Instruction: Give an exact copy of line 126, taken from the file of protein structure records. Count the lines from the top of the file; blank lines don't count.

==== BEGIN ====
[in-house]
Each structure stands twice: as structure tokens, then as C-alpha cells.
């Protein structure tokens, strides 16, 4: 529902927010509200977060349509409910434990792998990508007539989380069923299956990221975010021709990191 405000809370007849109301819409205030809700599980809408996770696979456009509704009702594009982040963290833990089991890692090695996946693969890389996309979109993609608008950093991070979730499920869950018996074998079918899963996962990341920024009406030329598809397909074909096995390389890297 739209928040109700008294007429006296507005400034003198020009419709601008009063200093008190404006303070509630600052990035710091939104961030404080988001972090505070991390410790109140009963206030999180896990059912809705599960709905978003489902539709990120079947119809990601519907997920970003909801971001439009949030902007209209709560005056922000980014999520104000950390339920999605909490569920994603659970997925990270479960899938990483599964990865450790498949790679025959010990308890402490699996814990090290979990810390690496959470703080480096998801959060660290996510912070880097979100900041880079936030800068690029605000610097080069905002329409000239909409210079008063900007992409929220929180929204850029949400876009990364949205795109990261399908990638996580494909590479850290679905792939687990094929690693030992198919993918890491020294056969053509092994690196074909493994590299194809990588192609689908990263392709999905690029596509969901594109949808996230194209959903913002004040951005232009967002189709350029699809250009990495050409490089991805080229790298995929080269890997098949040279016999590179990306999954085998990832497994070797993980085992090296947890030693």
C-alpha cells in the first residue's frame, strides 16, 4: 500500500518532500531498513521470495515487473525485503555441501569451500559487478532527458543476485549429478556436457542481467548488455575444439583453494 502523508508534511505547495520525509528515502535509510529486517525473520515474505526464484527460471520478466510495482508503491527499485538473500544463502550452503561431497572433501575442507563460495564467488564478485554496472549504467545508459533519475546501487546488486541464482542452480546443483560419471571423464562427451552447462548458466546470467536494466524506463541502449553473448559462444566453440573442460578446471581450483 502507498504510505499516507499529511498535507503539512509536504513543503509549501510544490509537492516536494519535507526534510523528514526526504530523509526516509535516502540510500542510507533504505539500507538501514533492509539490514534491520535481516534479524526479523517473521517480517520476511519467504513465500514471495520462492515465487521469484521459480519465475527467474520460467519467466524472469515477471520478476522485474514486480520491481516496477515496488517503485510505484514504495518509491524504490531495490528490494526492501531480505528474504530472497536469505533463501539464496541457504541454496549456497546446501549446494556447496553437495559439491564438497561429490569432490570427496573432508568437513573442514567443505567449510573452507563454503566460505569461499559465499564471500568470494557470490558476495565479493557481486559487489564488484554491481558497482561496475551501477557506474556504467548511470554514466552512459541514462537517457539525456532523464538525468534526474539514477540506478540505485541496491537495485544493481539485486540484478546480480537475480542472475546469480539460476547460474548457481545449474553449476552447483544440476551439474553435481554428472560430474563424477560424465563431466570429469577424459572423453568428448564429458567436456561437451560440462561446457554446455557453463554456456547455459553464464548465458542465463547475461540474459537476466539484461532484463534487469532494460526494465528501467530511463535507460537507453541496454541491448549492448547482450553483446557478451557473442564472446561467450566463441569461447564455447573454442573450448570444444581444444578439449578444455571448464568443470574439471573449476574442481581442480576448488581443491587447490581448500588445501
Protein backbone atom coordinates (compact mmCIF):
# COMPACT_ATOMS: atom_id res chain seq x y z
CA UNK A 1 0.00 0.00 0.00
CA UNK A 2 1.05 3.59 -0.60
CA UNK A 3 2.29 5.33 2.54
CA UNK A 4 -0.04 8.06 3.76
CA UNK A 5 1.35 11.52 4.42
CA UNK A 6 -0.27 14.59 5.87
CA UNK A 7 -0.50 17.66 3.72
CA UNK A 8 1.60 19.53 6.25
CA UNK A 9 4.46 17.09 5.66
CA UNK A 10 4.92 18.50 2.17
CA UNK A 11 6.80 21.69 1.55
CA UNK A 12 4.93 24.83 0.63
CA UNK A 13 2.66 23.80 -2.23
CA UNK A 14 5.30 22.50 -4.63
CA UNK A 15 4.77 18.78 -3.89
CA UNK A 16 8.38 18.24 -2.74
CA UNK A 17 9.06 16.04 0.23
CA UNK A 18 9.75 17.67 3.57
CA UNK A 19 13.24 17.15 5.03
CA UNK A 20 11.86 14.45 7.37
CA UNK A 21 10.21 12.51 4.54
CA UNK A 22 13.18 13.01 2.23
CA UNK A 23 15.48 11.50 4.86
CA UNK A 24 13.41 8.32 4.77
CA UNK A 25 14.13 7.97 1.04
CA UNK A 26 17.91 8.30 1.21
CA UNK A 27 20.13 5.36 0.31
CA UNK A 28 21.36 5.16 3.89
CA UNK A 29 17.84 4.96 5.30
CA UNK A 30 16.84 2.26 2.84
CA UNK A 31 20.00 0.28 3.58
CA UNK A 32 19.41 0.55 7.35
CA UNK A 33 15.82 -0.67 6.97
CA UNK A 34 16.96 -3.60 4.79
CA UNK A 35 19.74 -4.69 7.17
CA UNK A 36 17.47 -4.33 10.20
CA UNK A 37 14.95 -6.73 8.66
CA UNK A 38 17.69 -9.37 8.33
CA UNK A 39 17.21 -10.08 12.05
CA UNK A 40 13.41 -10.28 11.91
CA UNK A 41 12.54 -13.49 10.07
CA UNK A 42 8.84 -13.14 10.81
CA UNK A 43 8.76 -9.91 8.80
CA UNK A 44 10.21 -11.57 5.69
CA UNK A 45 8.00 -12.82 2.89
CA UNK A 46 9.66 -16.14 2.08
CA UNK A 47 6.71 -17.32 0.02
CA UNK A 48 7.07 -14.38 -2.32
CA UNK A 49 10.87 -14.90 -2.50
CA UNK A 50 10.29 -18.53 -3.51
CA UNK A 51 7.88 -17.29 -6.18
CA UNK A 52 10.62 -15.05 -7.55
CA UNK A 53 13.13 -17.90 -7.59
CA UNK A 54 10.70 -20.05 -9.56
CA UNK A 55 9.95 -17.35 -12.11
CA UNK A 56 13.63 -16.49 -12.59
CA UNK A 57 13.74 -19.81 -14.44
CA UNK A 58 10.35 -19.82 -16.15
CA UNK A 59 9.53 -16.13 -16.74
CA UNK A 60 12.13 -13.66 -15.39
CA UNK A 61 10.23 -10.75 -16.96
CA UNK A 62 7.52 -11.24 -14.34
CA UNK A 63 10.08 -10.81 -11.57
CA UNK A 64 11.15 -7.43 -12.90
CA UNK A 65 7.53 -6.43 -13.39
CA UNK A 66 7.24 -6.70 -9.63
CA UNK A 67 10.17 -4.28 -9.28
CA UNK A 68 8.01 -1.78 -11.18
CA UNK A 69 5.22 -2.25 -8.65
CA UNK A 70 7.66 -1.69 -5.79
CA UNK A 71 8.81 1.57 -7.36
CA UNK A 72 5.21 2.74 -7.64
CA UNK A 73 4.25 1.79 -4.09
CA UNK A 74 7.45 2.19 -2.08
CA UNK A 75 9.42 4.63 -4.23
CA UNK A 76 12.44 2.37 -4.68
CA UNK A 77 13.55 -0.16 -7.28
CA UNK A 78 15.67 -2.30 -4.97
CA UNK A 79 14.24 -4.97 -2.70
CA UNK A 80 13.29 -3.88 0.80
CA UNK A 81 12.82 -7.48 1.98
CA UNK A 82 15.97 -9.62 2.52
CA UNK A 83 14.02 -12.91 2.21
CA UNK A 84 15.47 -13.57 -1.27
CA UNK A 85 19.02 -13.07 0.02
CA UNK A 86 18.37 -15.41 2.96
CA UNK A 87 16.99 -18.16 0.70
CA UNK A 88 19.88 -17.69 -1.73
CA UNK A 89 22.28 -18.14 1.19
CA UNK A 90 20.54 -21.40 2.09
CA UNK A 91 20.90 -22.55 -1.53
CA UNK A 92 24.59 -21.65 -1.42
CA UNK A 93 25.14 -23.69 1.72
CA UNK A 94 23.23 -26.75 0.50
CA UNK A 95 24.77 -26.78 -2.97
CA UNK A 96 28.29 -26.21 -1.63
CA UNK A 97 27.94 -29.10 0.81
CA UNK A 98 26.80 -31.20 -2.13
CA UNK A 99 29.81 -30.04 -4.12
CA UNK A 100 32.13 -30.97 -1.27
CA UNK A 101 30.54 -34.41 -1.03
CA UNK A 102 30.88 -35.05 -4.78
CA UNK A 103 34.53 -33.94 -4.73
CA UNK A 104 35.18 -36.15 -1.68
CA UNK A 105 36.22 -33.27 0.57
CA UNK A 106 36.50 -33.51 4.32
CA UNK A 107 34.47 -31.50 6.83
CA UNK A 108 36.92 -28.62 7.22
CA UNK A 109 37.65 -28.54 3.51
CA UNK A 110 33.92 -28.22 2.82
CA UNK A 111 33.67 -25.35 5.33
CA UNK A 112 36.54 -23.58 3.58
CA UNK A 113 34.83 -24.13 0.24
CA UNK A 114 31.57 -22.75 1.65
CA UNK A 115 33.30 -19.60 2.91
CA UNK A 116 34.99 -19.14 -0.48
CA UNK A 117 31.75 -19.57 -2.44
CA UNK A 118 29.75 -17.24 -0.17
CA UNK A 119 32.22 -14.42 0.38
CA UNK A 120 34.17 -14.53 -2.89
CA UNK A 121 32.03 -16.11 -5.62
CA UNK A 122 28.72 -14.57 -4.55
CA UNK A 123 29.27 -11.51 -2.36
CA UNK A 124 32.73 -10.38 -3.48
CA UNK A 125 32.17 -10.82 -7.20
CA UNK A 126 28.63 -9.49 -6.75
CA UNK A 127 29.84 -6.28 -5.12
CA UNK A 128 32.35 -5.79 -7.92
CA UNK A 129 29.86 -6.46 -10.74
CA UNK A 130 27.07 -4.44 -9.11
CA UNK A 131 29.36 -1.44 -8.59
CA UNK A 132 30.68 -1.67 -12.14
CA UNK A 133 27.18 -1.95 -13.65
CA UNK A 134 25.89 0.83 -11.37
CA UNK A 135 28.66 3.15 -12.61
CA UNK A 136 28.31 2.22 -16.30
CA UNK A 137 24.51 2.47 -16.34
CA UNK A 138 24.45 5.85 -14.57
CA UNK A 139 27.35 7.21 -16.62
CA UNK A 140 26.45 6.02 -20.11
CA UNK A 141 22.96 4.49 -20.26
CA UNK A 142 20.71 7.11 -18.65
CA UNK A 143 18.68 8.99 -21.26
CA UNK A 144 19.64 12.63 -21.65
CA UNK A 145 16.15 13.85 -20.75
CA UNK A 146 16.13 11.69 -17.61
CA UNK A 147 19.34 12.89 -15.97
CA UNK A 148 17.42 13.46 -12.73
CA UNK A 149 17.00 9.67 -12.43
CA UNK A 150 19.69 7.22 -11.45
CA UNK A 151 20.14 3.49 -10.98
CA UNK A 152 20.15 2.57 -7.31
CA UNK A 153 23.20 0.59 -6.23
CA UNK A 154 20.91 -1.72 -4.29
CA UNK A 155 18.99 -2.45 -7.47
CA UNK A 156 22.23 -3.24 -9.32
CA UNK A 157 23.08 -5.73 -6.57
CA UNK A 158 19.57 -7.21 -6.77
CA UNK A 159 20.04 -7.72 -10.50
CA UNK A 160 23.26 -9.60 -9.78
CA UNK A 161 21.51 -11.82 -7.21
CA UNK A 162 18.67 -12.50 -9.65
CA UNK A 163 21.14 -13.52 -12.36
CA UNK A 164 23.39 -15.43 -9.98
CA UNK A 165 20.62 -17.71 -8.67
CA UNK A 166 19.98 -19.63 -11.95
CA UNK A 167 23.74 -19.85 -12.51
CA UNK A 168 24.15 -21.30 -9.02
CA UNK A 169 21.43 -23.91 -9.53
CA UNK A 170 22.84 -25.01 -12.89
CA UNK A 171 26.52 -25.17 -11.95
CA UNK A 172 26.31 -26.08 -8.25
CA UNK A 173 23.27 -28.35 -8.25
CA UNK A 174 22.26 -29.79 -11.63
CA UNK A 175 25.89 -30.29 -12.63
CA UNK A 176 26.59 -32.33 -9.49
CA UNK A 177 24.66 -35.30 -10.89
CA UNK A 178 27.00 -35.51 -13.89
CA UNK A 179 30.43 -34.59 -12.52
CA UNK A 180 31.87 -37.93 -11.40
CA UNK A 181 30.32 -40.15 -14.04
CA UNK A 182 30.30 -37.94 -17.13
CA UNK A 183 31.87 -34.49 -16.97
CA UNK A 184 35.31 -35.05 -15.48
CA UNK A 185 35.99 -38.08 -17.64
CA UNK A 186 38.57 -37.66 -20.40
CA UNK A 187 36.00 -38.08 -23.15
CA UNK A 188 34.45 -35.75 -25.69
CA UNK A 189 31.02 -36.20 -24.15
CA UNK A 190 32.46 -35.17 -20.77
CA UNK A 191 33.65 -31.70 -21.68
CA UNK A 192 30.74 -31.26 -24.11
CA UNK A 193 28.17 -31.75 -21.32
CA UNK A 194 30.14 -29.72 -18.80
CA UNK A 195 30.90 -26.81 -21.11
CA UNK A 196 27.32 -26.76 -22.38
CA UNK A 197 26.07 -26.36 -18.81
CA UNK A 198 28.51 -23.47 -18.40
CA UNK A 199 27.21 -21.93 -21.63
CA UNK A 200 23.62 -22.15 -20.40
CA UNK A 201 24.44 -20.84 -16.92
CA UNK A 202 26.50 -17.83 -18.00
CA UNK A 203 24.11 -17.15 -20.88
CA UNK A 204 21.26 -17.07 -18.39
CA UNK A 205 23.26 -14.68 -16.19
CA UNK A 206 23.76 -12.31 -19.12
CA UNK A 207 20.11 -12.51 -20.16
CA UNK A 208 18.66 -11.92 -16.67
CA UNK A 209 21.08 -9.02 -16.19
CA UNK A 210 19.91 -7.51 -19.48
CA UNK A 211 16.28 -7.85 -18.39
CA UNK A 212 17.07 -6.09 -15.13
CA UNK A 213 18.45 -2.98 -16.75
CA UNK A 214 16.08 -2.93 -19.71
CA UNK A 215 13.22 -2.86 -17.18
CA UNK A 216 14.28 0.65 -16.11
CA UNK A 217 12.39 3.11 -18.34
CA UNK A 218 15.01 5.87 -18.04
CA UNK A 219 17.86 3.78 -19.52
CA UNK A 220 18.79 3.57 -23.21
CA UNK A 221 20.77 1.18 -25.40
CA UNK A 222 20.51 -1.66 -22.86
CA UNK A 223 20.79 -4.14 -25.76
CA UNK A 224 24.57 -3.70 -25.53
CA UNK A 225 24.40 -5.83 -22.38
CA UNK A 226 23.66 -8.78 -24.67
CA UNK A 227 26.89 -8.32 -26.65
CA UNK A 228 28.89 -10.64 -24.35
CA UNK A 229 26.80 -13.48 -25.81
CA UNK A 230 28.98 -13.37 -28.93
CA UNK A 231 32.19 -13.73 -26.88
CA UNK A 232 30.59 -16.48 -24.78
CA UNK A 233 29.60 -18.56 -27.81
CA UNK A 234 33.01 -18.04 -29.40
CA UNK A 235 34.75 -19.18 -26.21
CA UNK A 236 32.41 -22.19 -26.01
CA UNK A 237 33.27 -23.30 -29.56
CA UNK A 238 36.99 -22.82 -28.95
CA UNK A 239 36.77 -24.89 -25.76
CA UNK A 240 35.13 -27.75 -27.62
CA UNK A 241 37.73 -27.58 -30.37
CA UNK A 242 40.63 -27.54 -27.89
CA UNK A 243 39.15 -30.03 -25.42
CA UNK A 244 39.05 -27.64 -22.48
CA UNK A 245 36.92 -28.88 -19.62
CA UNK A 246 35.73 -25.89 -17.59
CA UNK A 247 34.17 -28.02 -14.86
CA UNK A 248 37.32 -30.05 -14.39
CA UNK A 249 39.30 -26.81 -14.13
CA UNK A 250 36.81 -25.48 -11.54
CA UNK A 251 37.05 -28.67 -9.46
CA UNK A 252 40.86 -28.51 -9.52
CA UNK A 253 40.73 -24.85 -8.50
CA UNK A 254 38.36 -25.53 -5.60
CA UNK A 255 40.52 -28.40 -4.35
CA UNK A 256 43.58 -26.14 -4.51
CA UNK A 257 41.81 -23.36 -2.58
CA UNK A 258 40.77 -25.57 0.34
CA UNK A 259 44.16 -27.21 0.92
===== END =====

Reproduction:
CA UNK A 120 34.17 -14.53 -2.89